by Christopher Farris,
How would you rate episode 10 of
Mitsuboshi Colors ?
This week's episode of Mitsuboshi Colors gets our attention right away with a cold open that is literally cold. Snow comes to town, bringing the promise of a refreshing shakeup after the last episode slowed things down. Thankfully, this episode does end up delivering on its promise, not just because of the snow-covered backdrops, but because of a palpable uptick in ambition.
It's nice to see the familiar photo-filtered landscapes of Colors put to more unique uses. The freshly-fallen snow is most apparent in the first portion of this episode, which is for the best as it's probably the slightest in terms of entertainment value. There are some nice scenes of the girls just gawking at the scenery and getting excited about the new opportunities provided by this development. The actual comedic writing is still as sharp as ever, including a perfectly-timed synchronized slip in the snow, as well as some interesting contrast between the kids' excitement over the snow and the adults' annoyance at the inconvenience it poses. It underscores the ever-present theme in Mitsuboshi Colors of the kind of fun only kids can have because they have the time and energy for it. Other than that, there's not much to this opening segment, which ends with a decently funny but not terribly original attack on Saito. At least he seems (sort of) excited to be back.
It's the next two segments that cement this episode as one of the show's better entries, by utilizing the ‘cute wannabe-superheroes on missions’ format that the series sidelines in its weaker moments. The first features the possibly serious issue of the team's secret base being discovered and blackmailed by some unseen enemy, and their attempts to ‘covertly’ uncover the threat. Of course, being ‘covert’ works out about as well as you would expect for this trio. Some of the jokes, like their pointedly hushed ‘yeah’, are expected but still cute. But there's still an underlying sense of more impact than usual carrying the episode. There are some terrific bursts of character animation, notably in Sat-Chan and Kotoha's flips followed by Yui's utter failure at the same maneuver. They even think to momentarily bring the walkie-talkies from the previous episode back for a quick joke, underscoring how well this show utilizes continuity sometimes.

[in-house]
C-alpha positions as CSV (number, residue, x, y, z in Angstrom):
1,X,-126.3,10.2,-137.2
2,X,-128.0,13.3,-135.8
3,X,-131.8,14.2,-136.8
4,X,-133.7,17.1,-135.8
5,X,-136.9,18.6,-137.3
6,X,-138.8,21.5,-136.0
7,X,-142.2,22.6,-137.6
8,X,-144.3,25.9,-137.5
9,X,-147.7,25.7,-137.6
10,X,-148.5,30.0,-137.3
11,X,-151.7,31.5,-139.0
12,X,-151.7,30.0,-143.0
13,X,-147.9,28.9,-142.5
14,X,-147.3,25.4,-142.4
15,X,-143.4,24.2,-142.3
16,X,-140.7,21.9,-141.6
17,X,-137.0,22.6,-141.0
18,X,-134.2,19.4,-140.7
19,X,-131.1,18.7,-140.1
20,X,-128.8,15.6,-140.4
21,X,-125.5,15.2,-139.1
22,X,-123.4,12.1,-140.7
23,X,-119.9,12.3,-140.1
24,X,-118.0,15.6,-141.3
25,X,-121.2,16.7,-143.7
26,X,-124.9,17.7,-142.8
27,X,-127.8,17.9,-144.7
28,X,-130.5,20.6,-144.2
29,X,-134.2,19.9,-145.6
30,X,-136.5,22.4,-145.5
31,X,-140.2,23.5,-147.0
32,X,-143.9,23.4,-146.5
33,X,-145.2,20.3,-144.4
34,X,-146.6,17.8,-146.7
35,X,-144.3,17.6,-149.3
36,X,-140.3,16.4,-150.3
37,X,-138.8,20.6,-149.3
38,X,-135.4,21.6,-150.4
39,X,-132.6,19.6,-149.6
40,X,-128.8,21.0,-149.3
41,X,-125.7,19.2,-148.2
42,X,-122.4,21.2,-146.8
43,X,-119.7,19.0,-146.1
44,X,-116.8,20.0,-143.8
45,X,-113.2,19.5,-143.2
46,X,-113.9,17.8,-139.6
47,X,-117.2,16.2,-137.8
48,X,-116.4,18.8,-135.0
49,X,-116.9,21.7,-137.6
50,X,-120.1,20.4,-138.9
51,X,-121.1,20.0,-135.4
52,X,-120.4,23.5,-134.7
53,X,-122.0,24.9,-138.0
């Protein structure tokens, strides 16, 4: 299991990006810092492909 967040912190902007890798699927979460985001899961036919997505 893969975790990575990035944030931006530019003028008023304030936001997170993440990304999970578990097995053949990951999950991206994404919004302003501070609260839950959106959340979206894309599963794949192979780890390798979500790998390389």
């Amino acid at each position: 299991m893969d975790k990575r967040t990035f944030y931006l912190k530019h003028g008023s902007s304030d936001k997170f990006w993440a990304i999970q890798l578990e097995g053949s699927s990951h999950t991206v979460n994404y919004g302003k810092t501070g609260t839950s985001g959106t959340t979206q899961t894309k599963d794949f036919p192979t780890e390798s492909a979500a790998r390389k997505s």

There is a moment of worry when the last portion starts up, revealing that the snow didn't even stick around through the whole episode, but that's a false alarm as this part turns out to be just as good as the preceding one. It similarly succeeds by giving the team something to do, with Sat-Chan's mom assigning them to find a missing lucky cat from her shop. Seeing the adults of the town actually turn to our heroes and ask for their assistance is generally Mitsuboshi Colors at its most engaging, and this bit is no exception. Honestly, Sat-Chan's idea of not speaking actually felt like it had more build-up than it needed at that point, and I wasn't too impressed with the initial punchline. But then the rest of the story played out, and her non-verbal communications, motions, and full-on charades were adorable enough to win me over. It's all complemented by effective character animation, including more childish attempts at stealth.
Unlike the silly anti-climax of the previous portion, this last segment also succeeds by slipping in a genuine plot-twist, shocking at least by the standards of this laid-back series. There's actually some mild interest in how Nonoka and Moka react to the team's note, and the way it gets put together for the reveal and explanation was decently surprising and interesting. Granted, a lot of that build-up was just for the punch-line of Sat-Chan coming in to steal Kotoha's case-solving catchphrase, but that joke is also perfectly executed. Last week's episode was found wanting for highlights, but this one seems to lack any weak points. It's a tightly-composed week for Colors, with its smart comedy and effective use of the whole cast marking it as one of the better entries for the series.
Mitsuboshi Colors is currently streaming on HIDIVE.
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